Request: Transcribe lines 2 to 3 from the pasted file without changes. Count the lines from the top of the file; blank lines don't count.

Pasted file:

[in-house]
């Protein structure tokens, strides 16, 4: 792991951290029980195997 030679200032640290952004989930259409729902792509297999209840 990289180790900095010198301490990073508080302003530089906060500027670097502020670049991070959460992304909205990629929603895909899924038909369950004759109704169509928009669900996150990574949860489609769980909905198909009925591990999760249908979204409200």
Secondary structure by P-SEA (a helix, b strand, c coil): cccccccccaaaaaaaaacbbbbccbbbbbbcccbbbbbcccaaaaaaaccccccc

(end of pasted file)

């Protein structure tokens, strides 16, 4: 792991951290029980195997 030679200032640290952004989930259409729902792509297999209840 990289180790900095010198301490990073508080302003530089906060500027670097502020670049991070959460992304909205990629929603895909899924038909369950004759109704169509928009669900996150990574949860489609769980909905198909009925591990999760249908979204409200």
Secondary structure by P-SEA (a helix, b strand, c coil): cccccccccaaaaaaaaacbbbbccbbbbbbcccbbbbbcccaaaaaaaccccccc